Comcast argues their 250 gigs a month cap on broadband usage is more than enough to satisfy 99% of their users.
I don’t understand why Comcast is punishing 99% of us for the bad behavior of the one percenters.
The Comcast cap is not about user abuse — Comcast is pushing for a mulligan on the “Double Billing for Bandwidth” matter that I raised here on January 11, 2006 — because they don’t want you downloading HD movies from Amazon or iTunes at 2-3 gigs a pop without having you pay more to them for that convenient luxury, but they can’t quite figure out a way to properly tier you by priority, or you or charge you more, so they instead wish to punish you for even thinking of becoming a mega-content downloader.
Comcast also doesn’t want you streaming video to your computer without them getting some sort of reciprocal benefit in return.
The Internets will only become richer and more immediately bandwidth intensive as the future unfolds, and Comcast doesn’t want you to have any part of that better experience unless, of course, you’re streaming their Pay-Per-View videos or paying extra for their VOIP service.
Oh, sure, Comcast will give you a 16BM “blast” download pipe — but what good it the extra speed when they limit how much you can download a month?
The Comcast Straw Man ploy begs the old “Bait and Switch” dime-store routine: Faster download speeds mean the quicker Comcast can cut you off each month for enjoying their online competitors too much.
With Comcast setting the punishing new standard for the web experience, and Time-Warner Cable following their tacky lead, we are being pushed back to the Bad Old Days of combining ISDN “A” and “B” lines — billed at two pennies per minute per line — to get a 128K download speed.
Comcast won’t tell you how much bandwidth you’re using a month — they’ll just cut you off when you hit 250 gigs and if you go over your allowance, you cannot buy more. You’re out. If you go over your limit twice in six months, you are cut off from Comcast for a year!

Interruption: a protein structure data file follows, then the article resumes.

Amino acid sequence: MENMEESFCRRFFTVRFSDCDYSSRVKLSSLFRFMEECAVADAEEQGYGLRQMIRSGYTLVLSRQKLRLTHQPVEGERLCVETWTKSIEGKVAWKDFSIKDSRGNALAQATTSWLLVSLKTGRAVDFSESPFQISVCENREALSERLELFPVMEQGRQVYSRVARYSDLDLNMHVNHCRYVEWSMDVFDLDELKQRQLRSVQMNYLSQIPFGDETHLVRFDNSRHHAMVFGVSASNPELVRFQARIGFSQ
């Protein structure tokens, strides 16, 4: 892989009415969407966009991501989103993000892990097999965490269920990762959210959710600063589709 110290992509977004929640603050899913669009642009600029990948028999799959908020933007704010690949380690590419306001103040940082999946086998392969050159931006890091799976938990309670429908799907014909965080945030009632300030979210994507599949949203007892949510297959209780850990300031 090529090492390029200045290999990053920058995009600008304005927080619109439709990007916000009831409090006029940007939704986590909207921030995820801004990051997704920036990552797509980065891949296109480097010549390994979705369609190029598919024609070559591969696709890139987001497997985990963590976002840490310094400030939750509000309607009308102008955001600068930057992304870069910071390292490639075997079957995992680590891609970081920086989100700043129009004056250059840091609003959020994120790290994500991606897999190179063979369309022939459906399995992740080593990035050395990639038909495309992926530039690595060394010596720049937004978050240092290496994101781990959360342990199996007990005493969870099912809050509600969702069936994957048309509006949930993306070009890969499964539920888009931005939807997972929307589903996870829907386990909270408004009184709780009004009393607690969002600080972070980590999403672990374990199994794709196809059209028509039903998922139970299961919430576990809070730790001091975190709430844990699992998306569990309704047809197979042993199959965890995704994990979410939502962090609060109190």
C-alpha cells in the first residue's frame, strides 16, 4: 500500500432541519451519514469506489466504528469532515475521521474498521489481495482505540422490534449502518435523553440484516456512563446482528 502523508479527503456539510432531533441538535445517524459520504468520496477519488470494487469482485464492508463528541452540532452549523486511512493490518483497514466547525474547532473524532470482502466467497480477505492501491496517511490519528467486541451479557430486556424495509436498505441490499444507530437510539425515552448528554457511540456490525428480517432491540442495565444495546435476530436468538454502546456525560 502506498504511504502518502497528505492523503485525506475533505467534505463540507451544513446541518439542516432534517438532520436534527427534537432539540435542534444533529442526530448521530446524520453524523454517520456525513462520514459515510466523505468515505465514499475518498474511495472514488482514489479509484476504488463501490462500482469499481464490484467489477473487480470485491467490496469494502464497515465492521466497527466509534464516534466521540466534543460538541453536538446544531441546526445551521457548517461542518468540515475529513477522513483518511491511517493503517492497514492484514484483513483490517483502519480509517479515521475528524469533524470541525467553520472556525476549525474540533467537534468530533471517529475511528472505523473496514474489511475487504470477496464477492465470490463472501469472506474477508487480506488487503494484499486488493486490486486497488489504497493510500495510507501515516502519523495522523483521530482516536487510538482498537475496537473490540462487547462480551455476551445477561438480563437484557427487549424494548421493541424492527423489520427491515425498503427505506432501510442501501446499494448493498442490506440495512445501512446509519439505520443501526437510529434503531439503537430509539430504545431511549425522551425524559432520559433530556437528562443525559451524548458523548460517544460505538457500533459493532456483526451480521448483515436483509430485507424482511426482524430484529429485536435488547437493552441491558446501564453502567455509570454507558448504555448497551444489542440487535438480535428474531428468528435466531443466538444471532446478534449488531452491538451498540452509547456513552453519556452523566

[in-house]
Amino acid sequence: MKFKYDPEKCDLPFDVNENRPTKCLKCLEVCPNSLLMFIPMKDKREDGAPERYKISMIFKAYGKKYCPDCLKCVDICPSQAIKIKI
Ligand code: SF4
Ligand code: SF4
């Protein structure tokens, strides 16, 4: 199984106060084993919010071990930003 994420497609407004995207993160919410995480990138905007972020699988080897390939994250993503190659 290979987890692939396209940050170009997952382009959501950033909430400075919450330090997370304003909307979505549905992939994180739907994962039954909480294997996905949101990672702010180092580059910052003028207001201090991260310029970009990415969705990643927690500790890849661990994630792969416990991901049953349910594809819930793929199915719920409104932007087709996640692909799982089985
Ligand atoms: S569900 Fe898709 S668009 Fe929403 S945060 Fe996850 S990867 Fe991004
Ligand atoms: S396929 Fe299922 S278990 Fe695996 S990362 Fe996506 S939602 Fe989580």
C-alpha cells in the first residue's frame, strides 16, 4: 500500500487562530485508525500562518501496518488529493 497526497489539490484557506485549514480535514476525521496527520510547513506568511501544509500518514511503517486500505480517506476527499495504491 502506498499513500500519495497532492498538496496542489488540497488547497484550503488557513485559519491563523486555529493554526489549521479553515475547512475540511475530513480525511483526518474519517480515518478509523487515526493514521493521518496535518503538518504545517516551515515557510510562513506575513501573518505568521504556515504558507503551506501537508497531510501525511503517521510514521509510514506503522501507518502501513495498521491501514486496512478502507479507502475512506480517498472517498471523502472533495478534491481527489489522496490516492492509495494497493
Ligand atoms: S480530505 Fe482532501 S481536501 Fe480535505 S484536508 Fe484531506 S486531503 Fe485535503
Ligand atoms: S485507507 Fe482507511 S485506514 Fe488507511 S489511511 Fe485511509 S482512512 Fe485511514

Comcast falsely argues the burden of knowing how much bandwidth you are using a month is yours. They point you to their ridiculous online FAQ that explains you can only buy tiered speed — not more bandwidth — and that you have to monitor your own usage:
We know they know how much bandwidth you use on a second-by-second basis because they plan to cut you off when you reach the cap.
Why is Comcast playing coy with your online life?
Comcast doesn’t want you to know how much bandwidth you’re using because then you’ll be more conservative.
Comcast cynically knows most people won’t know how to meter their own broadband usage — and so they’ll skip that video call with mom or not download that new HD movie from iTunes because they really don’t want to go over their allowance and risk getting cut off and placed on six months probation.
Or, ever worse, Comcast believes if you know how much of the 250 gigs you’re NOT using, you’ll use more to get “your fair share” — and they don’t want 99% of us coming anywhere near out cutoff limits.
I can’t wait for the day when a user gets unceremoniously cut off and calls customer service to complain:
CUSTOMER: Hey, I only used 100 gigs!
COMCAST: Oh, no you di-in’t! You used 250.001 gigs!
CUSTOMER: But I meter my own bandwidth.
COMCAST: Your meter is wrong!
CUSTOMER: But you won’t let me see your meter. How do I know how much bandwidth I’m really using?
COMCAST: That’s for us to know and for you to find out! Bwa-ha-haaar! We are Comcast and you are cut off!
I can also login to my at&t account and see precisely how much data bandwidth I am using every day. I can manage and meter my data usage based on at&t’s system. I am not forced to find my own bandwidth meter.
Who knew it would take Comcast bandwidth restrictions to make me appreciate at&t billing?
Here’s the hard line that Comcast boils down for your current internet usage — and forget about taking advantage of multimedia video streaming in the future — you won’t be able to afford to participate without the fear of getting cut off:
- No third party VOIP like Skype or Vonage
- No Deaf Video Phone conversations
- No Video on Demand
- No Multimedia Streaming
- No Online Games
- No Telecommuting
- No Gmail All Day Long
- No more working online with an “always on” connection
The future of broadband in America is quickly going down and back into the Dark Ages.
Comcast has effectively frozen the Internets forever in today because customers and content providers won’t want participate in or create the “Next Big Thing Online” because they will risk being cut off for using too much bandwidth.
America once led the world in technological advancements with the birth of the “All You Can Eat” internet connection, and now, it looks like Comcast is pressing us under so Japan, and the rest of the world, can continue to surpass us in broadband speed, convenience and easy access to content.
Bandwidth limits are bad for business and really bad for the freedom of a wandering expression.
If if video killed the radio star, then Comcast just killed the Internet revolution in its crib.